Sustainable and profitable circular economy 

Rebuilds must be justified not only in terms of the climate and the environment but also financially. They must be profitable for owners, as well as for Tana and its rebuild partners. 

Although the proportions of recyclable components vary, rebuilding is a significantly cheaper option than purchasing a new machine. The difference to a new purchase can be in the range of 30 to 70 percent, depending on the age of the machine and the level of refurbishment. 

During the rebuild, the machine’s valuable chassis structures are preserved. The owner of the machine gets guarantees for the main components that are replaced, as well as the opportunity to purchase an extended warranty. 

When the need for a rebuild is systematically anticipated and the rebuild is carried out as planned, significant savings can be made in investment costs. The contractor’s productivity also increases when there are even fewer disruptions in production or they are kept short. 

If the machine is not completely rebuilt, it will eventually reach the end of its service life, as before,” Lintula states. 

Tana also has a clear plan for its products that provides a way to handle the final phase of their life cycle with the least possible burden on the environment. 

“We have a separate recycling and refurbishment program for main components, such as diesel engines. End-of-life machines consist mostly of steel components that can be sold for metal recycling.  Some components can also be recovered as spare parts,” Lintula adds. 

Tana is growing in the heart of the circular economy 

Tana strives for active participation in the circular economy by focusing on effectively extending the life cycle of devices. Rebuilding reduces the environmental and social costs of machine manufacturing. It is fundamentally a local operation that reduces the carbon footprint of international transport and keeps support and service close to the customer. 

Although Tana’s products do not require rare earth metals, extending the life cycle of machines by rebuilding reduces waste and saves limited natural resources. For example, steel production is still energy-intensive and a major source of climate emissions.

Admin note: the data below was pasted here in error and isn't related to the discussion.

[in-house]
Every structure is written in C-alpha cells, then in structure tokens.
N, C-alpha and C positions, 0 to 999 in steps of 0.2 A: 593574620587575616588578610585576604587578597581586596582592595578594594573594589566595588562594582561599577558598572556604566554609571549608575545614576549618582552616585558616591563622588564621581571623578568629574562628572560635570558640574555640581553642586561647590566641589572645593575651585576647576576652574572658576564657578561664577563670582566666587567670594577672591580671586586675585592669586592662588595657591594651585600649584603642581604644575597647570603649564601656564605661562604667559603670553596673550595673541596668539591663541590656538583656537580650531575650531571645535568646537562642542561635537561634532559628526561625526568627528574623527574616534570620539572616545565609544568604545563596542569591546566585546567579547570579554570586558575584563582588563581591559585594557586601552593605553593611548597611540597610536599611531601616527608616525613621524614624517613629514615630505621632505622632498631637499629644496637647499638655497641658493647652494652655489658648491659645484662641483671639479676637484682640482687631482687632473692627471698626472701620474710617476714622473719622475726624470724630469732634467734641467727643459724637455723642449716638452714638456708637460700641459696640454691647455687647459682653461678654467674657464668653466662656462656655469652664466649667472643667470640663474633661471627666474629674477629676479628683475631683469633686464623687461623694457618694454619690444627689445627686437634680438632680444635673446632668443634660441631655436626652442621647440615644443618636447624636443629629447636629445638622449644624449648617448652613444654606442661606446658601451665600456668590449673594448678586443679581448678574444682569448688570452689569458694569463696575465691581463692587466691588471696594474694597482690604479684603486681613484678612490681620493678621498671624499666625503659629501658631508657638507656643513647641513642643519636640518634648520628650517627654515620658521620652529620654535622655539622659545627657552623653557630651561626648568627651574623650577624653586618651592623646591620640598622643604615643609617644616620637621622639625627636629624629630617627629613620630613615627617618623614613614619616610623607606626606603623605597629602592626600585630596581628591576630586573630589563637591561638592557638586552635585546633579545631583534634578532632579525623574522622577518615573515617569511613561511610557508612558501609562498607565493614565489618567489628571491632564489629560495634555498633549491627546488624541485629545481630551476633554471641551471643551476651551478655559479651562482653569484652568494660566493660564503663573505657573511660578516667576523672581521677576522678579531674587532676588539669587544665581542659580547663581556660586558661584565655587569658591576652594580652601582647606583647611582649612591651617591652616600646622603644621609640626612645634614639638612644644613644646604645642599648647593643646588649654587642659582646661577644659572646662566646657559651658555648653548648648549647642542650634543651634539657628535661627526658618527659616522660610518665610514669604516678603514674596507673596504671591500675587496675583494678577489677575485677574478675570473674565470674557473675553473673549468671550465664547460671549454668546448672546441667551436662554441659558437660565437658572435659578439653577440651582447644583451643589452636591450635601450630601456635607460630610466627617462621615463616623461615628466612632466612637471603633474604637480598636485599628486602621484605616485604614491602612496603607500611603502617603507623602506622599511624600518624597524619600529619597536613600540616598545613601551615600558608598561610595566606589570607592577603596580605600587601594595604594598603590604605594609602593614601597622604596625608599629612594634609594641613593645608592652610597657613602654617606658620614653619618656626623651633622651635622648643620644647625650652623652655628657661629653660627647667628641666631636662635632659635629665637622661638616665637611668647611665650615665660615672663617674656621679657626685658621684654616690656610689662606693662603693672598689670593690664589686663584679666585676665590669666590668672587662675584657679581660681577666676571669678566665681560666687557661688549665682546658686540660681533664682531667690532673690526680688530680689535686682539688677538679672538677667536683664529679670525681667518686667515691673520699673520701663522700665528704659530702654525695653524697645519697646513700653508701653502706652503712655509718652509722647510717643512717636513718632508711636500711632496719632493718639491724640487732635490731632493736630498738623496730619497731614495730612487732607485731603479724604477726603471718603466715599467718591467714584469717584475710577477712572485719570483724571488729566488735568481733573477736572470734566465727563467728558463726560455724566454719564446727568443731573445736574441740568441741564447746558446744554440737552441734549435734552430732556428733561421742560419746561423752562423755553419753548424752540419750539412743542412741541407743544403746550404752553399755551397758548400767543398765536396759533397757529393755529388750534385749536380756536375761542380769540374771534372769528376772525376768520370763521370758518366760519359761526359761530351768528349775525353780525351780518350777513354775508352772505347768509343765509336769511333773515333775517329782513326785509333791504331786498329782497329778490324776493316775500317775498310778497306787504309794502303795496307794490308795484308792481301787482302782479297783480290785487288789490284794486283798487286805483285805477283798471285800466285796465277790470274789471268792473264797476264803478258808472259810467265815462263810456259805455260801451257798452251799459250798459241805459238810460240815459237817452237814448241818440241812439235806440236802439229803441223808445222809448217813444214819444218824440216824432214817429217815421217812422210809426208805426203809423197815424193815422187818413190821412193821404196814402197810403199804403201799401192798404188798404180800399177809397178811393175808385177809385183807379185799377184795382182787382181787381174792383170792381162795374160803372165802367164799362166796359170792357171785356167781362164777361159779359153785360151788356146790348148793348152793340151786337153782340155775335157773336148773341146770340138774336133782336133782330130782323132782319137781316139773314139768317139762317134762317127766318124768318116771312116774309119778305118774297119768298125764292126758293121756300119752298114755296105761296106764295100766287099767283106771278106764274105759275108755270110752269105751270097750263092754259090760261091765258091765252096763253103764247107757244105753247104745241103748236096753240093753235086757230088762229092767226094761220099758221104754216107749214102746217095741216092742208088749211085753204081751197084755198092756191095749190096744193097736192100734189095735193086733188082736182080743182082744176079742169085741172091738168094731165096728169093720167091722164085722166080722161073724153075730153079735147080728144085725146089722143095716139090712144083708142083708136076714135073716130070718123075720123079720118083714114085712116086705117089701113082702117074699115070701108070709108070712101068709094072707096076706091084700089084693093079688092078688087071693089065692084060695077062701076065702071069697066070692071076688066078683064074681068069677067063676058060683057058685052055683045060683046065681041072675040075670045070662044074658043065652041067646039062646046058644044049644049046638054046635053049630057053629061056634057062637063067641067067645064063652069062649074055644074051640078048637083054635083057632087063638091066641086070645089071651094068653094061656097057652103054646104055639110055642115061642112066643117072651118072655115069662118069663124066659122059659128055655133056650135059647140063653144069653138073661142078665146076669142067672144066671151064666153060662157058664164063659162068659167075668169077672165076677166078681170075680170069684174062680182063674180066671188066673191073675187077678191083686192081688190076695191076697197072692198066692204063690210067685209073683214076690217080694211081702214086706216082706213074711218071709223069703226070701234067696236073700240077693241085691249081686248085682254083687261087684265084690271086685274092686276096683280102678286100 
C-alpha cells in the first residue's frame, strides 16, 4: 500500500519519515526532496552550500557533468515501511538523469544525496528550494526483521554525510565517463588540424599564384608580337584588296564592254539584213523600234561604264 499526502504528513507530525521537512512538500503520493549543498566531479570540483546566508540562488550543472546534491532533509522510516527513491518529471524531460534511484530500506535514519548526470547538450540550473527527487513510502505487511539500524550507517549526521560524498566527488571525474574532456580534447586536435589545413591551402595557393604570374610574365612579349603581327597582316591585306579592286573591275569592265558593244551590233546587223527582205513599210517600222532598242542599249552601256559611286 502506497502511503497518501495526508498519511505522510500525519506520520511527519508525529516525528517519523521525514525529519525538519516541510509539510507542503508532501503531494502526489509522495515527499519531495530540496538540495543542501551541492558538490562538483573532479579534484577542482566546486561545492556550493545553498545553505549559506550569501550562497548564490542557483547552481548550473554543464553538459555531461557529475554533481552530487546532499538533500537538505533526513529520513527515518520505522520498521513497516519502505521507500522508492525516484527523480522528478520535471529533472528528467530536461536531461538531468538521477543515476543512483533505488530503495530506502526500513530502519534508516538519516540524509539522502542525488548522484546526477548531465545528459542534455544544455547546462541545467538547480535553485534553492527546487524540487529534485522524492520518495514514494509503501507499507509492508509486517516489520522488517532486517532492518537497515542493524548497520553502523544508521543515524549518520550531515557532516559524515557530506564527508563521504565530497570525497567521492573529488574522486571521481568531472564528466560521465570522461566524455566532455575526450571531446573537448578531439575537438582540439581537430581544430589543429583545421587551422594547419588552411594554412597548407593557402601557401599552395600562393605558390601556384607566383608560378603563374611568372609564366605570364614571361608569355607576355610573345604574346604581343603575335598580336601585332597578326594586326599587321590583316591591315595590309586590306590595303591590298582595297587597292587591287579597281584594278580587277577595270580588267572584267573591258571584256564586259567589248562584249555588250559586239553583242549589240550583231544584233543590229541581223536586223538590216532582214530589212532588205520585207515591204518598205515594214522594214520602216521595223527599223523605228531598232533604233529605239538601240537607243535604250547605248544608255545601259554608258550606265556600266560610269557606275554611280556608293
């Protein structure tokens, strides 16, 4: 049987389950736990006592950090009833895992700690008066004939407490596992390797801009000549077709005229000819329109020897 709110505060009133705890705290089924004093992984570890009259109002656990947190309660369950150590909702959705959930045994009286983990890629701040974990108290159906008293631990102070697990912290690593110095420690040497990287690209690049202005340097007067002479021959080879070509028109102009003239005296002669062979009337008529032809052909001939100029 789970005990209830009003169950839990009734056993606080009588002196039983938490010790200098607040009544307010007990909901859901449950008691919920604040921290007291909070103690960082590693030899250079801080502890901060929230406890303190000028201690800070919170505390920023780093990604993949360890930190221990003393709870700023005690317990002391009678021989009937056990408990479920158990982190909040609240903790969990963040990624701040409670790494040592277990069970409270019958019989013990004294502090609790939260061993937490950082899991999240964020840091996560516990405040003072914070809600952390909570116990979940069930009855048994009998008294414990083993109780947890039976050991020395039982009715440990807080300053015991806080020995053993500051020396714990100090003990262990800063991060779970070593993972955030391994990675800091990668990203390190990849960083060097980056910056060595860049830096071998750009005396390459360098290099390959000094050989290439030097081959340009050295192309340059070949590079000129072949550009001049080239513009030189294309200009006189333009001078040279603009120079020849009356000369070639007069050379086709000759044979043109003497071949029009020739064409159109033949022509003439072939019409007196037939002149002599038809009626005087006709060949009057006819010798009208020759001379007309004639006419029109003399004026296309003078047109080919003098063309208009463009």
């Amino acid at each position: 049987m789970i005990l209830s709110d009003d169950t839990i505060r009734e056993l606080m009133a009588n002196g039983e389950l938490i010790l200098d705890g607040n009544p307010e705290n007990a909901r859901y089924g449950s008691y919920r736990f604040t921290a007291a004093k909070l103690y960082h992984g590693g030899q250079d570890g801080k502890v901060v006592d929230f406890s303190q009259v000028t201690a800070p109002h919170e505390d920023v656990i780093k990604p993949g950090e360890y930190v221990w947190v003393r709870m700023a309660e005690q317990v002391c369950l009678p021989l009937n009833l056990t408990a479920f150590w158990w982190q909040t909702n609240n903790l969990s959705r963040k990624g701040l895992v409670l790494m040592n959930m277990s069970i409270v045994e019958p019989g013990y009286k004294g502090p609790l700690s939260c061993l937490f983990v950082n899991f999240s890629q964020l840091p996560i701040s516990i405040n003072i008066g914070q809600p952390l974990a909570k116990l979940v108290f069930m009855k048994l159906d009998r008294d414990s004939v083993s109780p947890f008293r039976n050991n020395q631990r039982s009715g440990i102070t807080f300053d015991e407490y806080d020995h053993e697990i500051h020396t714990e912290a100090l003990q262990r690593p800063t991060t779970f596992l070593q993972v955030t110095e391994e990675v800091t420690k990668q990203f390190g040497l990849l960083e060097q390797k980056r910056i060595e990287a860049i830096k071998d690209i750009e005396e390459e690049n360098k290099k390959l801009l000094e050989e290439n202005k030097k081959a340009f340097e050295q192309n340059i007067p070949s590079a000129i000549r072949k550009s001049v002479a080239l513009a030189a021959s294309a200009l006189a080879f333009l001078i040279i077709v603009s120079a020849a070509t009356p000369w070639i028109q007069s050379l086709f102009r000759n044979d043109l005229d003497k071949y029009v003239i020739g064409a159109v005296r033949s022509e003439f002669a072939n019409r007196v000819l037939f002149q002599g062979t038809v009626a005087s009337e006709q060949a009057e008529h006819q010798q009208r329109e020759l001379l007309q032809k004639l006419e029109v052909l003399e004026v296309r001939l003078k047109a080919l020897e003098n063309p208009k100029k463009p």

“Tana Second Life rebuild program is a concrete step in Tana’s transition towards a circular economy. Rebuild operations in accordance with sustainable development are also an essential part of our company’s growth story,” emphasizes Kalle Saarimaa, CEO of Tana. 

Aiming for a circular economy, Tana continues to develop and produce new, more energy-efficient machines, but it can also conduct profitable business by refurbishing parts and equipment. The share of maintenance and spare parts in the circular economy is increasing. 

Daily inspections and maintenance play a decisive role 

Teemu Lintula reminds that daily inspections and maintenance are still and will remain a decisive factor that can affect the reliability and service life of the machine in the long run. 

“These are valuable machines that, as a rule, are well taken care of. We have a very extensive dealer network that is responsible for maintenance. Considering how expensive these investments are, maintenance is an effective way of guaranteeing the reliability and durability of the machines,” he emphasises. 

How many TANA machines are rebuilt in the future depends ultimately on customers and the choices they make. Lintula’s educated guess is that of the more than a thousand TANA machines currently in use, perhaps every fourth or fifth could be rebuilt in the near future. 

“The extensive machine base gives us a good basis for scaling up the rebuild program in the near future. To ensure quality, we are expanding our rebuild partner network carefully,” Lintula adds.